We also asked a key question: Are you hoping for a return to pre-COVID education as it was or are you hoping for something different?
Click the button below to see how 1,400+ North Carolinians answered the question — and then reply directly to this email with your own thoughts.
Federal funding from the American Rescue Plan will flow into county governments, who will be able make a range of investments. Check out this fact page for more.
Craven Community College is launching a new re-entry program in partnership with the Craven-Pamlico Re-entry Council. Craven CC will also offer two new teacher prep programs this fall.
Durham Tech and KBI BioPharma announced a new partnership last week. From the release: “The apprenticeship program aims to close the skill gap in the life sciences industry by offering on-the-job training at KBI Biopharma and related instruction at Durham Tech.” This partnership will tie in to the ApprenticeshipNC effort.
Gaston College announced a new director for their Textile Technology Center. The Textile Technology Center has worked to broaden their regional work in partnership with Catawba Valley Community College and others. Gaston College’s Apprenticeship 321 program was recognized at the recent ApprenticeshipNC convening.
Haywood Community College president Shelley White presented on their budget request recently. We continue to monitor county-by-county funding for community colleges. If you have thoughts, email us.
James Sprunt Community College’s barber college is expanding their course offerings due to rising demand, according to local press reports.
Martin Community College’s equine training program is featured in The East’s Daily Download Farm Report.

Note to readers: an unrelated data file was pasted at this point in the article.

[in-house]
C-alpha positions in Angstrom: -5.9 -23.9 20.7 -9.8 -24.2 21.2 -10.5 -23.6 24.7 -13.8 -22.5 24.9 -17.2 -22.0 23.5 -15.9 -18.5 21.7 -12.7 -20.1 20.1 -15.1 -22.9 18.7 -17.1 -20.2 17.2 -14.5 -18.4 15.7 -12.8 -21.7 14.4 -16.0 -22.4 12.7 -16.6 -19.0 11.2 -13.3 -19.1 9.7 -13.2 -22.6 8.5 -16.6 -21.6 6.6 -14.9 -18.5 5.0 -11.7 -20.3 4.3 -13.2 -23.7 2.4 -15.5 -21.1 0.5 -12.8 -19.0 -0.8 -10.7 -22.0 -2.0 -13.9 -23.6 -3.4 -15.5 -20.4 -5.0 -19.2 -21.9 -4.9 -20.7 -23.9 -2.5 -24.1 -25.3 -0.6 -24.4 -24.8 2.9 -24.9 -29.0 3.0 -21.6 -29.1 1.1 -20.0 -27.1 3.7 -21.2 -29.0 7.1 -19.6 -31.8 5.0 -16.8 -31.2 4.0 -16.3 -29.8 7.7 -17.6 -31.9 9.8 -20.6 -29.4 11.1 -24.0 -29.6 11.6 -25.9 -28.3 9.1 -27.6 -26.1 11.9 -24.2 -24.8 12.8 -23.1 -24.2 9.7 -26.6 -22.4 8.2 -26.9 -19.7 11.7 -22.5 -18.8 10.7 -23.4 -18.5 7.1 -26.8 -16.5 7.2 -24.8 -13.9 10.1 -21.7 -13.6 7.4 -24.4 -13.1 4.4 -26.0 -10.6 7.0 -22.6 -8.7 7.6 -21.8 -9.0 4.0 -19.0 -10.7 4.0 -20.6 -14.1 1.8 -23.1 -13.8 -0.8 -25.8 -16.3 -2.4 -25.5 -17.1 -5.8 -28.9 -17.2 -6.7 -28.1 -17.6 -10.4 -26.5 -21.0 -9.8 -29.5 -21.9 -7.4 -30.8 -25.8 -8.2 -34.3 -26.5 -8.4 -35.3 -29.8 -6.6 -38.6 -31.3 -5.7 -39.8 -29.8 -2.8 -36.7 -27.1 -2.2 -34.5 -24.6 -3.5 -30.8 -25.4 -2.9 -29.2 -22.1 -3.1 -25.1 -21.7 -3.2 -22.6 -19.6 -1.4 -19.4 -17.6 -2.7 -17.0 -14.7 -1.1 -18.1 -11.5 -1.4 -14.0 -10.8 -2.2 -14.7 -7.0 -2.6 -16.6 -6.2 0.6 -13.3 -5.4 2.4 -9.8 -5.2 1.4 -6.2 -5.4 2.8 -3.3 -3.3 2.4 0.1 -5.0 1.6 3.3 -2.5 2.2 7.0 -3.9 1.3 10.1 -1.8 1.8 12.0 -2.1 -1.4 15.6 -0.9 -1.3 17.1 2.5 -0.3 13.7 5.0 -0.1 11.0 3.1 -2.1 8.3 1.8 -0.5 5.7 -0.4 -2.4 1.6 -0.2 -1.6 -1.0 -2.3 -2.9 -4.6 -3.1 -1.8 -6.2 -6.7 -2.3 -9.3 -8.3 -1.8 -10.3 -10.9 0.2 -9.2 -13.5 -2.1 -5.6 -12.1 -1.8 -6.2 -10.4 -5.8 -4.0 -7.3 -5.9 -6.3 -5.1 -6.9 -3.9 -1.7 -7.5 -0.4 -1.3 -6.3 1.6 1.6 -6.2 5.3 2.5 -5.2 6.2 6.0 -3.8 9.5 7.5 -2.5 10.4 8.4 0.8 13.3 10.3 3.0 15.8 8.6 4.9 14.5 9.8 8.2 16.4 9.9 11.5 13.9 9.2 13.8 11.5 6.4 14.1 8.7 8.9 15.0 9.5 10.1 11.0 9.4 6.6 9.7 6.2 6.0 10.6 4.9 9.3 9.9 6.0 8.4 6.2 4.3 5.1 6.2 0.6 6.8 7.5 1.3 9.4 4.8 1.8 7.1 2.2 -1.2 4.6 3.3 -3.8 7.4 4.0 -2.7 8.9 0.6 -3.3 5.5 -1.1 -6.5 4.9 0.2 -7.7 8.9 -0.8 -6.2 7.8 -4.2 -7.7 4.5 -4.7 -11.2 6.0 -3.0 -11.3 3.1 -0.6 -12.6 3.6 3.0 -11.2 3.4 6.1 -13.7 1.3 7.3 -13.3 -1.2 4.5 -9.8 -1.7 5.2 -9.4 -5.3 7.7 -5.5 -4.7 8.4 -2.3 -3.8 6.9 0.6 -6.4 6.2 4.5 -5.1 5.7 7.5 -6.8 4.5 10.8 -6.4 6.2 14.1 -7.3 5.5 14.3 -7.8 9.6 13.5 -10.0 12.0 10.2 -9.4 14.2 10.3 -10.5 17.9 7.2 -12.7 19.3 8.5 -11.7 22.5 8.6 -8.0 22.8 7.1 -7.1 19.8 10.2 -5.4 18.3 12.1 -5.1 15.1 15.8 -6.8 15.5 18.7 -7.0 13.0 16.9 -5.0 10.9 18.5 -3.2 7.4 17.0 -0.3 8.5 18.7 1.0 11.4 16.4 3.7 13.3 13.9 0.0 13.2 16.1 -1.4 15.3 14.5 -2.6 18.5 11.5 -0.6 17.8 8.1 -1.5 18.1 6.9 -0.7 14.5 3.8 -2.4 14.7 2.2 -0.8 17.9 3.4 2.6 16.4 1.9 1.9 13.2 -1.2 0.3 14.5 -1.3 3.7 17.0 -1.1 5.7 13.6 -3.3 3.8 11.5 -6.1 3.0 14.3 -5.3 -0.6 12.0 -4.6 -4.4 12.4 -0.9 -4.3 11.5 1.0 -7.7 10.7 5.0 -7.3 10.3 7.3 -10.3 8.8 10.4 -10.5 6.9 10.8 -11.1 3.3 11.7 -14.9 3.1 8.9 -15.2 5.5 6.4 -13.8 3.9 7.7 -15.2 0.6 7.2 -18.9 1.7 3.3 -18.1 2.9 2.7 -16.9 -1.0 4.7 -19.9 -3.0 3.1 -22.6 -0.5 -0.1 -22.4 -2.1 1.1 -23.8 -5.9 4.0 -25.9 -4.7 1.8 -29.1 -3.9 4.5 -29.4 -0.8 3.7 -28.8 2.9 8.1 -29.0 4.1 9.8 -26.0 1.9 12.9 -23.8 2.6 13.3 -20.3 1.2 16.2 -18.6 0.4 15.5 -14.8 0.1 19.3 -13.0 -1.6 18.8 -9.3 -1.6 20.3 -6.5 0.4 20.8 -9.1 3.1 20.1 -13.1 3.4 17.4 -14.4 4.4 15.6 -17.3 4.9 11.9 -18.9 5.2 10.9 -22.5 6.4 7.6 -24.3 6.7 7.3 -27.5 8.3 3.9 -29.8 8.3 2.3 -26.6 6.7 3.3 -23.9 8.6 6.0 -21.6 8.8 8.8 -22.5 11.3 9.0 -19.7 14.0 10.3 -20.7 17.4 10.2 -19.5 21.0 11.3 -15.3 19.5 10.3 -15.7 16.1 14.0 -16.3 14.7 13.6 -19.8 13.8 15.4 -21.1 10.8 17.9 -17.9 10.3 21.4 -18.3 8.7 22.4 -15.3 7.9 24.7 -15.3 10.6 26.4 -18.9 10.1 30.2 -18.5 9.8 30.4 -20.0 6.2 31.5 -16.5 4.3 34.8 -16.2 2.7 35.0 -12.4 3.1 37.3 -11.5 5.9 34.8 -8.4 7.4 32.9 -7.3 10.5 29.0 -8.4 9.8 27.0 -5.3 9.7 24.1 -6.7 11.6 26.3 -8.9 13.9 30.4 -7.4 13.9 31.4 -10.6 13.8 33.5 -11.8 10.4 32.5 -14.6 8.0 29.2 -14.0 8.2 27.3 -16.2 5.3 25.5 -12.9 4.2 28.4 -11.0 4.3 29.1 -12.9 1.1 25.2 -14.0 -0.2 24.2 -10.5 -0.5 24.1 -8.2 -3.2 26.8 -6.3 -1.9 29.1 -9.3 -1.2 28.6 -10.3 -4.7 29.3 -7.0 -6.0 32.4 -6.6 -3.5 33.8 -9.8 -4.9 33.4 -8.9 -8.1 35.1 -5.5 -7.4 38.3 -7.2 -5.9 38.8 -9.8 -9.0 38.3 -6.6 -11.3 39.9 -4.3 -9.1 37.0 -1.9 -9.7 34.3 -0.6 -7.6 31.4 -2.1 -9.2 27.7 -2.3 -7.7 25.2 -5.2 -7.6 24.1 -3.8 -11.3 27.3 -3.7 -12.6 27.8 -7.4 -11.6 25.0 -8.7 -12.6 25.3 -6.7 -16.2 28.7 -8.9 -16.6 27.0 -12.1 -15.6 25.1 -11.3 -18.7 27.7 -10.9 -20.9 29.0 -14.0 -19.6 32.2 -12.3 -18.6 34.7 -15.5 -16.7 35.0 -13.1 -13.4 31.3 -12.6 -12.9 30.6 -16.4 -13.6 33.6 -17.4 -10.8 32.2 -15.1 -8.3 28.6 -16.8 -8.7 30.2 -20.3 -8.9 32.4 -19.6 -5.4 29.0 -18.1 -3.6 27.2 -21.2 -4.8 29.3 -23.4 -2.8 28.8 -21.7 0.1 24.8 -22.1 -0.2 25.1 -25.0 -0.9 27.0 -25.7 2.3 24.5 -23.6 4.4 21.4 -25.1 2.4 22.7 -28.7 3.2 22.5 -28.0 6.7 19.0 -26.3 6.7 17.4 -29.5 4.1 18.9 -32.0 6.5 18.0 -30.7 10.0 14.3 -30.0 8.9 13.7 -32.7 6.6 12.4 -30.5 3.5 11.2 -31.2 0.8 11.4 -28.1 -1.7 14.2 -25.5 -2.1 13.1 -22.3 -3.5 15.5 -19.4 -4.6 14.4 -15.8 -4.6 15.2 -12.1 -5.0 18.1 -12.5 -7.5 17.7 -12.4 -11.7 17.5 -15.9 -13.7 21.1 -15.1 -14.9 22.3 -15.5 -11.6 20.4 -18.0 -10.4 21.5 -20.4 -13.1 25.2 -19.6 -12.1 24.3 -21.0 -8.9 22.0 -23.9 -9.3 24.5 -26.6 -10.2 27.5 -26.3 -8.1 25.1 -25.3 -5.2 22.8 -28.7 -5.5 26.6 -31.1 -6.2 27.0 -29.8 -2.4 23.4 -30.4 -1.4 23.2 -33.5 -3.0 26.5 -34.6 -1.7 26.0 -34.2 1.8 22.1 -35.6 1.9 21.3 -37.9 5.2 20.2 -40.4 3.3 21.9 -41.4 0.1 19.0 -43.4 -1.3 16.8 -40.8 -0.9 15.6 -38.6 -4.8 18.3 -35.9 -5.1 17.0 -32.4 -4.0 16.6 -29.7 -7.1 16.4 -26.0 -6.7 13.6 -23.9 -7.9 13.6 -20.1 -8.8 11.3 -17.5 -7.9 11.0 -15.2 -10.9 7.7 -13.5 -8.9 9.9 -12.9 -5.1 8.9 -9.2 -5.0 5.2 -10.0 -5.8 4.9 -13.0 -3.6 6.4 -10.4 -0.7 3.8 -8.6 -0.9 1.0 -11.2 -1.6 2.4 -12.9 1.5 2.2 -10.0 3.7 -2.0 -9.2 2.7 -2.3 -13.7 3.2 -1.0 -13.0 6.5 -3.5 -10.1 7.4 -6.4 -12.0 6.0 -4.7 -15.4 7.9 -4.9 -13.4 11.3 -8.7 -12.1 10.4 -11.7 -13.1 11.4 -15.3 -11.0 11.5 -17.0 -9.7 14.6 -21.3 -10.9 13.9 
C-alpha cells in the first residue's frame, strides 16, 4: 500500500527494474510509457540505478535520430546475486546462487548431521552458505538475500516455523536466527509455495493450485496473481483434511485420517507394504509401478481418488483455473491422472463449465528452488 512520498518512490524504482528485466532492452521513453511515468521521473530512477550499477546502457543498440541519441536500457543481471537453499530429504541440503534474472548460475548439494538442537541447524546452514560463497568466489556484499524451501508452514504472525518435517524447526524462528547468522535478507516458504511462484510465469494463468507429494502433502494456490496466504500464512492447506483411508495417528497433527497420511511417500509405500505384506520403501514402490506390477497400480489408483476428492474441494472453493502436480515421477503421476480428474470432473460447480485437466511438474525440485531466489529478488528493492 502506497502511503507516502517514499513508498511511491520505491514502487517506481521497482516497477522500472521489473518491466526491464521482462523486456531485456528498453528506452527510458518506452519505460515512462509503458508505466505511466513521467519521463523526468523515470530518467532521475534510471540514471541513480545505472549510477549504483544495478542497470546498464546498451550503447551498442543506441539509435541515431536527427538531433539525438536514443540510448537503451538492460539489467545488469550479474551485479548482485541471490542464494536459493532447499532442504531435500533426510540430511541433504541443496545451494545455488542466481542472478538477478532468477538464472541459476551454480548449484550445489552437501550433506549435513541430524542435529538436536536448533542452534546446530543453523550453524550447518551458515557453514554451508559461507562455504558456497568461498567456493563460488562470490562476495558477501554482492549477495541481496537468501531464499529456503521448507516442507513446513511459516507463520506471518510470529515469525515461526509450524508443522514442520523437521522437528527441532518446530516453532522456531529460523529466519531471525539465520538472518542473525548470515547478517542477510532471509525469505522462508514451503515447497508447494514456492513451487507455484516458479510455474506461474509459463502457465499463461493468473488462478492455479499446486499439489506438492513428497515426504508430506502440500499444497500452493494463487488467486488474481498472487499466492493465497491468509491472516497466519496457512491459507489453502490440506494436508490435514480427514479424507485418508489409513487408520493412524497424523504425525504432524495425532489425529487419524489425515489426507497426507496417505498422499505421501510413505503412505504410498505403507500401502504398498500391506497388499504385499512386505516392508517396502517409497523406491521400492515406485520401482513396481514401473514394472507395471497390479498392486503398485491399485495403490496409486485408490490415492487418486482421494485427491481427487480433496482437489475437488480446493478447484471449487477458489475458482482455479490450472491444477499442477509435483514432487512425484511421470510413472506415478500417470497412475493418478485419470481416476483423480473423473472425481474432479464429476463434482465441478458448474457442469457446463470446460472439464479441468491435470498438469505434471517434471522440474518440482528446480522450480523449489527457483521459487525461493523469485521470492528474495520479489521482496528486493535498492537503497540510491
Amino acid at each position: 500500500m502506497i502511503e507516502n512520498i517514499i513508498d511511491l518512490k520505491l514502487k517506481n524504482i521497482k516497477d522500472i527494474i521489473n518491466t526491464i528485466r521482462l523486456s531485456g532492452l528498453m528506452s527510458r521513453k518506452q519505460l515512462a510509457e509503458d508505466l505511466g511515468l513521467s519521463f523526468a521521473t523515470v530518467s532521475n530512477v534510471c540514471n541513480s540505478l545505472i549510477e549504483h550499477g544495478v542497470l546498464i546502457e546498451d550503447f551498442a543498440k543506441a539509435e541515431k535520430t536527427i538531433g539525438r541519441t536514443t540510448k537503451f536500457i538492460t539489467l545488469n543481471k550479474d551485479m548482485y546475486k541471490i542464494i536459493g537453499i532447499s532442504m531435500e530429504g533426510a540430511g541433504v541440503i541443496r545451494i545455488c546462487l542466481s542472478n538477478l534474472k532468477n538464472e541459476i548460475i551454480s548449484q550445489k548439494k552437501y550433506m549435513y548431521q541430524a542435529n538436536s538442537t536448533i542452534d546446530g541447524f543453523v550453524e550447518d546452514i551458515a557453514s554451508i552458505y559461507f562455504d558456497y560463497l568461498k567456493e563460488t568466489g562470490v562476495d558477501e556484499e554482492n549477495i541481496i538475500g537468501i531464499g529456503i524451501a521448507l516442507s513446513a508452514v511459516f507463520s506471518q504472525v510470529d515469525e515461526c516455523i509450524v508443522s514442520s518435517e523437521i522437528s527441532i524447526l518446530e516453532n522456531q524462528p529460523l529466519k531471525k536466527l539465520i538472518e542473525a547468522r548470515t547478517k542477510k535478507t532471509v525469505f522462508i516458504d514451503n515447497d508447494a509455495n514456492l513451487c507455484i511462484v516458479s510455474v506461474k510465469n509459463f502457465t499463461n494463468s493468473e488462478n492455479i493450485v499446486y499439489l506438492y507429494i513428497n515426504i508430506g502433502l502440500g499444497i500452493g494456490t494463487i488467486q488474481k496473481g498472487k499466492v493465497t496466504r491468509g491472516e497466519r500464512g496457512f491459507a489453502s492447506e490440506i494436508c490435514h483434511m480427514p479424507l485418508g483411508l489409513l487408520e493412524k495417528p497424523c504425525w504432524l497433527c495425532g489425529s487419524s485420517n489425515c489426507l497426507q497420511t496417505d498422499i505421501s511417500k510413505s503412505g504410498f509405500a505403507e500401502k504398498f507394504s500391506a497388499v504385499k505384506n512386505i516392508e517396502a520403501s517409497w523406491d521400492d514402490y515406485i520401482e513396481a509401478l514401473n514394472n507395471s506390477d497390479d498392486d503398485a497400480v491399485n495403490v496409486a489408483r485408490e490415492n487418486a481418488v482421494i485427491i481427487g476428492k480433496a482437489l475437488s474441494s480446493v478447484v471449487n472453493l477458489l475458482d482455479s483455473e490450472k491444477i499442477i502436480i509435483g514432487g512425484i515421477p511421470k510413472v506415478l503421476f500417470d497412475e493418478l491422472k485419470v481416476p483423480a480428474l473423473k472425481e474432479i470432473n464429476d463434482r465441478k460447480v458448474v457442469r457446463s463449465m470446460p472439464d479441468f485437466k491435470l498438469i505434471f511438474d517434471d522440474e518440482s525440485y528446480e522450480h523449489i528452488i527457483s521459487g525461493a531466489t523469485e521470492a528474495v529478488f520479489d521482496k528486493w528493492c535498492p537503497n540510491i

Pitt Community College announced a full return to on-campus operations and activities this fall.
John Dempsey, president of Sandhills Community College, penned an op-ed highlighting “the many and the few” who he credits with a number of milestones at the college, including a new nursing building on which they broke ground recently.
Apple’s announcement of a new Research Triangle-based campus generated headlines across the country. Wake Tech president Scott Ralls told local media the college will tweak their IT curriculum to meet Apple’s needs and requirements. The Triad Biz Journal also posted a look at how Apple might impact education across the state.
Other higher education reads
Aging campuses? Lawmakers want to help modernize historically Black colleges, universities
The News & Observer has a piece up looking at a recently filed piece of legislation that would direct federal dollars to the 100-plus historically black colleges and universities (HBCUs) across the country. Per the article, “The legislation would also help those colleges preserve buildings of historical significance, address safety hazards and provide high-speed internet on campus. It would also improve virtual teaching and learning, and provide health and community services such as coronavirus vaccinations.”
Mapping out a ‘Credential As You Go’ movement for higher education
EdSurge takes a look at ‘Credential As You Go’ efforts:
A new initiative called “Credential As You Go” aims to shift this status quo by making it easier for students and workers to earn recognition for their learning—in increments smaller than the colossal college degree… Its goals include creating a national credentialing system designed around what the journey through higher education and job training actually looks like for many people: intermittent, nonlinear and unpredictable.
Check out their piece for more on this new initiative.